Intoxicated employee shows up at workplace

Disciplinary measures must be proportional to the effects on the employer, which can depend on whether misconduct took place in public
By Brian Kenny
|Canadian HR Reporter|Last Updated: 12/12/2012

Question: An employee was intoxicated on his day off and was unable to provide his home address to a taxi driver, so the driver took him to work, asked for the employee's address and took the employee home. Is an incident such as this grounds for discipline or termination? The employee works in the hospitality industry and there may have been customers who witnessed the incident.

Answer: Whether discipline or termination is an appropriate measure will depend on the nature and severity of the employee's conduct when he was on company property. The general rule is an employer’s authority does not extend into the employee's private life. However, off-duty conduct that detrimentally affects the employer's business interests can be subject to discipline and even termination in some circumstances. This situation is unique since the off-duty conduct took place on the business premises.

Extreme intoxication at the workplace, even when the employee is not on the job, could warrant discipline or even dismissal in extreme circumstances. In order for an employer to justify disciplining or terminating an employee for such conduct, it must be apparent that:

•the conduct of the employee harmed the company's reputation or product
•the employee's behavior renders the employee unable to perform his duties satisfactorily
•the employee's behavior leads to refusal, reluctance or inability of the other employees to work with him
•the employee has been guilty of a serious breach of the Criminal Code and thus rendering his conduct injurious to the general reputation of the Company and its employees
•the employee’s conduct places difficulty in the way of the company properly carrying out its function of efficiently managing its works and directing its working forces (Millhaven Fibres Ltd. v. Oil, Chemical and Atomic Workers Int'l Union, Local 9-70).

An employer need not establish each and every factor outlined above. With that said, it is incumbent upon the employer to undertake a careful investigation based upon the facts. Establishing a causal connection between the conduct and its negative impact upon the workplace and the legitimate business interests of the company is key. This assessment is very fact specific. The employee's off-duty misconduct should be measured and compared with the nature of the business operations, and the type of work the employee performs while on the job. When all of the reliable and relevant facts are gathered, the employer must carefully assess how seriously the employee's behavior has affected the interests of the company.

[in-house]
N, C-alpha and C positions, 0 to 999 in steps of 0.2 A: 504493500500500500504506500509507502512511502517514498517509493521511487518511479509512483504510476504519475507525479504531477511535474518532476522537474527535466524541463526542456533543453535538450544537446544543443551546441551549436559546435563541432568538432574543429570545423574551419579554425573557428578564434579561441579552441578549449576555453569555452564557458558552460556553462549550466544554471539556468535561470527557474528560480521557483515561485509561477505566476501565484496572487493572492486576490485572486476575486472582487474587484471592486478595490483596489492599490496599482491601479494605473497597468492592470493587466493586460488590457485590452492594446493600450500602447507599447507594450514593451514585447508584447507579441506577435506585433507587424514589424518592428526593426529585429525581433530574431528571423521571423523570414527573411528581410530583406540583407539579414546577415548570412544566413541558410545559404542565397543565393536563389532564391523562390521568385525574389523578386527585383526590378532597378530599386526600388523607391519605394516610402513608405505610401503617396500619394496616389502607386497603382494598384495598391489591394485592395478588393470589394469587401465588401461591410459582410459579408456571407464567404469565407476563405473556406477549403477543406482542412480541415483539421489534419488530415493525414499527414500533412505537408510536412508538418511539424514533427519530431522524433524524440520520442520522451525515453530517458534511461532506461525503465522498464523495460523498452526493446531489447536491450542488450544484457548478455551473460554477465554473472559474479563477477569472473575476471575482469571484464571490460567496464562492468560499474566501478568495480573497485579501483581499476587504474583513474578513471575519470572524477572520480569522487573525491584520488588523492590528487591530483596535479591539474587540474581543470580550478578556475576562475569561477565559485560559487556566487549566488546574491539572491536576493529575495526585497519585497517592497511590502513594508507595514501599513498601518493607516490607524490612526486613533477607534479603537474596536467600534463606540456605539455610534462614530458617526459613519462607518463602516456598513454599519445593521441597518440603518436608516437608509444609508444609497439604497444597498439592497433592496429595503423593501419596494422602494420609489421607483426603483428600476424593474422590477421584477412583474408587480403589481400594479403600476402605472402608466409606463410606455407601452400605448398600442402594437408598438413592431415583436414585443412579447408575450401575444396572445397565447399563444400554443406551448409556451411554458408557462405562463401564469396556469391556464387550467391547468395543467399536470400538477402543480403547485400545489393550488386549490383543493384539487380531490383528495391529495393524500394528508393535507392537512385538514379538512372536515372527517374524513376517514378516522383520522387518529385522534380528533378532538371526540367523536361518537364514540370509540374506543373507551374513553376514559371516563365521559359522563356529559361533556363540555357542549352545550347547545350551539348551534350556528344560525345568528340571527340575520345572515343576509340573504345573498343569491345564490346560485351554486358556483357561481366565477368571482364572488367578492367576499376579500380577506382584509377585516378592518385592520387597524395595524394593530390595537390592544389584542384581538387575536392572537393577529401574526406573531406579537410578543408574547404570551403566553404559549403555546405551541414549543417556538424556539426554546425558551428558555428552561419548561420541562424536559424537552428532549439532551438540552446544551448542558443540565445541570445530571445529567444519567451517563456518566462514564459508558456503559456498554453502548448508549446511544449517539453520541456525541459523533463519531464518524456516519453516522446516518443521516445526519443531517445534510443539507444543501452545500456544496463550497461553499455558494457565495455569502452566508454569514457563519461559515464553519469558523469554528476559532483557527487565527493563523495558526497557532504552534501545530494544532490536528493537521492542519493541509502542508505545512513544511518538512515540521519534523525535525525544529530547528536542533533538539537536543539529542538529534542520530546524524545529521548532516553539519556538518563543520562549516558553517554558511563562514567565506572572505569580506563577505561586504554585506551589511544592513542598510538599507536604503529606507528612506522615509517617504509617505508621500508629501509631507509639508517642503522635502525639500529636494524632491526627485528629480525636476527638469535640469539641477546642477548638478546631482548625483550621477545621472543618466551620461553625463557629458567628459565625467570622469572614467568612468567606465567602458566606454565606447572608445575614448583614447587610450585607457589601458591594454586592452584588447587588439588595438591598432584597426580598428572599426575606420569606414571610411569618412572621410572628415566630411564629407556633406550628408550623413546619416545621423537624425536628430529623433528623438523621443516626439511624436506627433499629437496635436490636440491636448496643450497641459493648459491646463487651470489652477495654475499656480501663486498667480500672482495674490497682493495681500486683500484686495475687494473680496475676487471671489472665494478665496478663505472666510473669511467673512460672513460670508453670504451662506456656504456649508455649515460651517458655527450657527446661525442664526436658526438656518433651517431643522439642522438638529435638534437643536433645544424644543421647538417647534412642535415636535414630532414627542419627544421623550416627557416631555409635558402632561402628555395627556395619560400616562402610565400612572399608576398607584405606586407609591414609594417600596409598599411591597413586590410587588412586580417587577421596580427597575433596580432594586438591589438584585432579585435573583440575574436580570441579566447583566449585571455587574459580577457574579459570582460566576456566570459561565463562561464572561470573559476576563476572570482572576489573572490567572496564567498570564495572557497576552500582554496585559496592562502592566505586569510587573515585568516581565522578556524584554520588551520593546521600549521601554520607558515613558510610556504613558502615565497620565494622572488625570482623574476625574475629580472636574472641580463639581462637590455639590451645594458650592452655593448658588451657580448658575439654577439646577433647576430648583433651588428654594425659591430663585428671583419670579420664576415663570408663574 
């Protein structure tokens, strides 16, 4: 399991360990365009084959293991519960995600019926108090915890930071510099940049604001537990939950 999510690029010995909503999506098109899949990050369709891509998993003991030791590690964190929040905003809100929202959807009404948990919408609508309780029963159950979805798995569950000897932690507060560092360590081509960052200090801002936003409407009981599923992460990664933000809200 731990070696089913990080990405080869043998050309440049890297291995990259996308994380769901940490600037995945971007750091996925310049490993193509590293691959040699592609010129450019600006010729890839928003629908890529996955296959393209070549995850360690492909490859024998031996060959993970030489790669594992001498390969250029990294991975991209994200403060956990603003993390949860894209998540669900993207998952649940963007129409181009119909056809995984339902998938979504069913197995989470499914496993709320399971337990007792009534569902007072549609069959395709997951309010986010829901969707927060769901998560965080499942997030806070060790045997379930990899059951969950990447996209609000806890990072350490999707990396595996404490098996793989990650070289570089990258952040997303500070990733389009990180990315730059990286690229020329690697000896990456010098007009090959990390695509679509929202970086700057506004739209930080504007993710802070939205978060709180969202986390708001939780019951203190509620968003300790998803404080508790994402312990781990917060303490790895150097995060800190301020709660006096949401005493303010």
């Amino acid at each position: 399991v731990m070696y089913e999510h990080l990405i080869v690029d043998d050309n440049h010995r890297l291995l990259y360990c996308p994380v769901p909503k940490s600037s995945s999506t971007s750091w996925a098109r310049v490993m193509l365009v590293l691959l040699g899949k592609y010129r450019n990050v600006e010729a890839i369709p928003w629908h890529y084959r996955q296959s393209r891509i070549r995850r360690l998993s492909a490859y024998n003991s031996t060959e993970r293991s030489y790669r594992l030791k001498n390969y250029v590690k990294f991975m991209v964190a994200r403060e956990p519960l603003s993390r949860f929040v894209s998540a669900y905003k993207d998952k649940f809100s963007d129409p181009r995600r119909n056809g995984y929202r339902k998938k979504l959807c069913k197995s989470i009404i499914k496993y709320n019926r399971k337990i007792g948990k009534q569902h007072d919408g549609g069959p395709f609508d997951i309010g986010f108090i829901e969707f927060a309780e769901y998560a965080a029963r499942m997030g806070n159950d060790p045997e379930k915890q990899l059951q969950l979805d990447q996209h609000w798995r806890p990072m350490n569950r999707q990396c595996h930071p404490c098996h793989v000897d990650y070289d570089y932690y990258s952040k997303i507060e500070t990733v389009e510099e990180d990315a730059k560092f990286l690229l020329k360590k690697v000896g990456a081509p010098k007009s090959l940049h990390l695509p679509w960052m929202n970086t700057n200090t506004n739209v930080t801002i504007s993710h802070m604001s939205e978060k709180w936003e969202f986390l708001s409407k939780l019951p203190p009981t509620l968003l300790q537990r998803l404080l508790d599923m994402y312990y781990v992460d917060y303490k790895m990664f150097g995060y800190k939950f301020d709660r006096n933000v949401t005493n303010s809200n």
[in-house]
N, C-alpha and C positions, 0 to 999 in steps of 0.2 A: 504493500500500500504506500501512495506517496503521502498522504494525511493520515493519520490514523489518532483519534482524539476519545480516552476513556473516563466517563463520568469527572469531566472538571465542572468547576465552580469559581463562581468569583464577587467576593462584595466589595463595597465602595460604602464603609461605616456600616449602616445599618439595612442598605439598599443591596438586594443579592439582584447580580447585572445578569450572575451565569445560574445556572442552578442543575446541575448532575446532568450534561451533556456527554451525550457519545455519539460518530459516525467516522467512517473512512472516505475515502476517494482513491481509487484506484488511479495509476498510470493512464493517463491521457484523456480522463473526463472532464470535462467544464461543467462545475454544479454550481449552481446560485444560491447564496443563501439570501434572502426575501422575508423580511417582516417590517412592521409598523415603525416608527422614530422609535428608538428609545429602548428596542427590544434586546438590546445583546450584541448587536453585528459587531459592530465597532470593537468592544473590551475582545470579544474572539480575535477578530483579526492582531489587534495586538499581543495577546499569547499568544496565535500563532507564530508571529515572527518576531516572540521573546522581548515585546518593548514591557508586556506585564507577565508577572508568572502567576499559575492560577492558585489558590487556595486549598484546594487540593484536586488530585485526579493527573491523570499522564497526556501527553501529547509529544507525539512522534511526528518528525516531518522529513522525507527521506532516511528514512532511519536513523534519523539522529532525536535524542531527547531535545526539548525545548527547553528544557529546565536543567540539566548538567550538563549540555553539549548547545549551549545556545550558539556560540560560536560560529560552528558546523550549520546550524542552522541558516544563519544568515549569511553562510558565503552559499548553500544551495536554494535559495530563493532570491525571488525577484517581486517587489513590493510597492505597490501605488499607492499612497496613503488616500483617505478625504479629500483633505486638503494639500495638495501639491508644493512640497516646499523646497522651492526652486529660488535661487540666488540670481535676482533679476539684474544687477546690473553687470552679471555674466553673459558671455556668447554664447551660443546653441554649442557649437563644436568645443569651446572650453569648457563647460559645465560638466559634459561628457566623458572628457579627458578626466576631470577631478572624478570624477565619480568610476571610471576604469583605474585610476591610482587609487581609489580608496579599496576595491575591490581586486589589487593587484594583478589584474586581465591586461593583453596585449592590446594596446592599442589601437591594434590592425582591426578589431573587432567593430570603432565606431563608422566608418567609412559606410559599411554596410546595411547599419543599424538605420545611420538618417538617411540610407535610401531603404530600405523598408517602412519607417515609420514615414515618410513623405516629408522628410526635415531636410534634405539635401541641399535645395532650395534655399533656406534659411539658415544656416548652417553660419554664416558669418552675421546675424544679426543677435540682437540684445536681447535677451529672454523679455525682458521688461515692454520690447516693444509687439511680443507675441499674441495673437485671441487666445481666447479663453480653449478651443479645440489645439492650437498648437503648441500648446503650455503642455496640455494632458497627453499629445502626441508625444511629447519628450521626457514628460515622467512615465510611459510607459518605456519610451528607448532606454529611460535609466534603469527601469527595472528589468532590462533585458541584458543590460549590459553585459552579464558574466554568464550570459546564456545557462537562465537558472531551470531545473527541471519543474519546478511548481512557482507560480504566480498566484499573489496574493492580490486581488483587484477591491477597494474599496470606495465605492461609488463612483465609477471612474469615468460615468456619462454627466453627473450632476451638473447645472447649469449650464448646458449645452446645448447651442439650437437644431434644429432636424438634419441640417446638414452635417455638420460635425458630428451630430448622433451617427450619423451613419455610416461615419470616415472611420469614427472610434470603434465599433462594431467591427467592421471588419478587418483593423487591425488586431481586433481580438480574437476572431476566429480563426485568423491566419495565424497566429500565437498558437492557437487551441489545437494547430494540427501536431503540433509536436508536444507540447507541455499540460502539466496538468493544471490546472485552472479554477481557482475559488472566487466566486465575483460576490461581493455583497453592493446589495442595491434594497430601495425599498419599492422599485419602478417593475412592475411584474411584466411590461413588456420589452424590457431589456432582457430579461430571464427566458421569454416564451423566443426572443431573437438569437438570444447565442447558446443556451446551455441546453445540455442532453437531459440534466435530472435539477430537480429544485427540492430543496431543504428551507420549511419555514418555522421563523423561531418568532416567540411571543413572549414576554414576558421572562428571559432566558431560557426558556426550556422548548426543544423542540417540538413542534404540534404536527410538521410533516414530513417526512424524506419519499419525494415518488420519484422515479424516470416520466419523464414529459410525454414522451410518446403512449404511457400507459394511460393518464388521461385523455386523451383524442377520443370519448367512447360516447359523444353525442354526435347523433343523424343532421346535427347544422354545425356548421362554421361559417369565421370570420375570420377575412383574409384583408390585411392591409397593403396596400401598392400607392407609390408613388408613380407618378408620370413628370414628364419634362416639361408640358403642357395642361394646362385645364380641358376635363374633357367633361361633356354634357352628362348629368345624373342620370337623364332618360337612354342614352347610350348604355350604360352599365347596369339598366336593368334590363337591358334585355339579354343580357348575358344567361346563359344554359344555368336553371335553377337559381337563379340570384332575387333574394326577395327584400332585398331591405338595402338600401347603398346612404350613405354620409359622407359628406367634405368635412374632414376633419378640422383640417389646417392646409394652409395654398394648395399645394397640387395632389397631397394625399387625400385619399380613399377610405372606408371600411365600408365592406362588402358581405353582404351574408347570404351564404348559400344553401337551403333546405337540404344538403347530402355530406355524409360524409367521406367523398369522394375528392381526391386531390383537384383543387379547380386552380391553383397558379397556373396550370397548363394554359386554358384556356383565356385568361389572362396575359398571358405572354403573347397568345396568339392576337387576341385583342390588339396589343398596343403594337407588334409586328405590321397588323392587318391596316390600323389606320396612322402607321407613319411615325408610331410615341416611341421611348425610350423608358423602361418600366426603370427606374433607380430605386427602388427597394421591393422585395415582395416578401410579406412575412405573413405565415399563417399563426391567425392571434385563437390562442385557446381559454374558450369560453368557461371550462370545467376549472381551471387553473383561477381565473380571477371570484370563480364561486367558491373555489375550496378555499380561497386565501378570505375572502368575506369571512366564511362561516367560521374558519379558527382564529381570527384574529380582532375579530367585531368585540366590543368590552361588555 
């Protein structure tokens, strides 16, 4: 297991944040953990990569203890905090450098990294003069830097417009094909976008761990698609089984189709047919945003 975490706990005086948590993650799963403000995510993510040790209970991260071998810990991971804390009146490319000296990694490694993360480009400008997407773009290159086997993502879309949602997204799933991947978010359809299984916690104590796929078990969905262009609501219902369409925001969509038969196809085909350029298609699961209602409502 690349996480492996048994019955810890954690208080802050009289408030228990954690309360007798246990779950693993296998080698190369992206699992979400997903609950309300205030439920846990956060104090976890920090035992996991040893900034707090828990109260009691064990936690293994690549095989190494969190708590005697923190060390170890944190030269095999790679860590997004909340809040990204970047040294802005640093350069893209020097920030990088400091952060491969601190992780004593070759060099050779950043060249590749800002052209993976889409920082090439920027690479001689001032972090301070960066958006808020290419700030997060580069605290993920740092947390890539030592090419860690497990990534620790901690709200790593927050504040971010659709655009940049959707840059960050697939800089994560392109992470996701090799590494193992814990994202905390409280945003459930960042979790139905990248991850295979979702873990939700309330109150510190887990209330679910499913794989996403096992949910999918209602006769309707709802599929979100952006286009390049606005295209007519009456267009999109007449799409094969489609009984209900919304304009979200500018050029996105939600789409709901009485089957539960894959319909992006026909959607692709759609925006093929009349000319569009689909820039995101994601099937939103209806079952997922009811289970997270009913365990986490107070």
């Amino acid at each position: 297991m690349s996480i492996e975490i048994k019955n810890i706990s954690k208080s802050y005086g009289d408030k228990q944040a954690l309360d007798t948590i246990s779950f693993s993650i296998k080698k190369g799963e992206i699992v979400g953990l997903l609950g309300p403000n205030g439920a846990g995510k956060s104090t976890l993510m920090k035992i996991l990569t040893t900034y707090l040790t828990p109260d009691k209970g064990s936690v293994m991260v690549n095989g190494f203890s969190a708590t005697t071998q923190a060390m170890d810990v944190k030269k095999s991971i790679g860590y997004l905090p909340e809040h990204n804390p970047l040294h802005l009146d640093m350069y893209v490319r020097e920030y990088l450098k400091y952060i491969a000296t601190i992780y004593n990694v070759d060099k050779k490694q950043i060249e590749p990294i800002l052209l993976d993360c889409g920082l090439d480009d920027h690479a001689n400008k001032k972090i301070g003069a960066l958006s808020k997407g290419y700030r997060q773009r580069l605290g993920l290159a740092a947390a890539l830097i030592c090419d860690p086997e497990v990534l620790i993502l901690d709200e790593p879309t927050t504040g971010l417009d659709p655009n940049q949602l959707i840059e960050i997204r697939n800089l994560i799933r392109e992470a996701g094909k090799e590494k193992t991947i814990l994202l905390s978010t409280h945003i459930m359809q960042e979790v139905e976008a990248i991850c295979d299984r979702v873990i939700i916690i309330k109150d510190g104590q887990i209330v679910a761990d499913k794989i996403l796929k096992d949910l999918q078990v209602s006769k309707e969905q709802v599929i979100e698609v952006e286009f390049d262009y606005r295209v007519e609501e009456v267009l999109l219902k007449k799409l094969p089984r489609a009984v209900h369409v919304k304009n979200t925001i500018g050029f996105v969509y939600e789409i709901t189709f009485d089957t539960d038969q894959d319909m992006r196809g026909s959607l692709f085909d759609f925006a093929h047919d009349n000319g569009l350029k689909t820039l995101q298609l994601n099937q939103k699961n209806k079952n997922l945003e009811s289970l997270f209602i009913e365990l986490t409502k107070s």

Turning to the situation here, an employer in the hospitality industry is likely to be concerned with the effects of the behaviour upon the company's reputation; the effect upon the work environment and relationships with other employees; and the effect upon the employer's ability to effectively manage its business and staff.

Let us assume the employee worked at a hotel. It is clear that much depends on the type of behavior the employee exhibited. Presumably the employee was extremely intoxicated given his inability to recall his own home address. If an employee in this state entered a public area, such as reception at a time when business was bustling, an employer will have clear concern about any impacts upon the company’s reputation. Much will depend upon the severity of the conduct and whether he was in the company of hotel patrons. Was the employee abusive or aggressive? Did he use profanity in the presence of hotel patrons? Did the employee damage company property?

These same questions will be relevant when assessing whether the behavior had the effect of poisoning the workplace environment. If other employees are extremely reluctant or refuse to work with the employee as a result of the conduct, an employer will likely be entitled to take disciplinary measures.

Finally, an employer who manages and runs a company in the hospitality industry will likely wish to take some form of disciplinary action in order to deter not only the employee in question, but any other employees from engaging in this type of conduct. The hospitality industry is customer oriented. As a result, maintaining the reputation of the business is of a central concern. An employer will be justified in diligently and proactively addressing incidents in order to ensure the success of business and management operations.

On a final note, the fundamental principle that a line exists between the employee's work life and private life cannot be underemphasized.

Ultimately, an arbitrator must balance the competing interests of the employer and the employee, and it has been held that any interference with the employee's private affairs must be proportional to the interest of the employer that is at stake. (Brown and Beatty, Canadian Labour Arbitration, 3d ed., 2010).

Any disciplinary measure imposed upon an employee for off-duty conduct must be proportional to the severity of the effects that the conduct in question had upon company interests. If the measure is too extreme, an employer will be vulnerable should their disciplinary action come under an arbitrator's scrutiny.

For more information see:

•Millhaven Fibres Ltd. v. Oil, Chemical and Atomic Workers Int'l Union, Local 9-70, [1967] D.L.A.A. No. 4

Brian Kenny is a partner with MacPherson Leslie and Tyerman LLP in Regina. He can be reached at (306) 347-8421 or bkenny@mlt.com.

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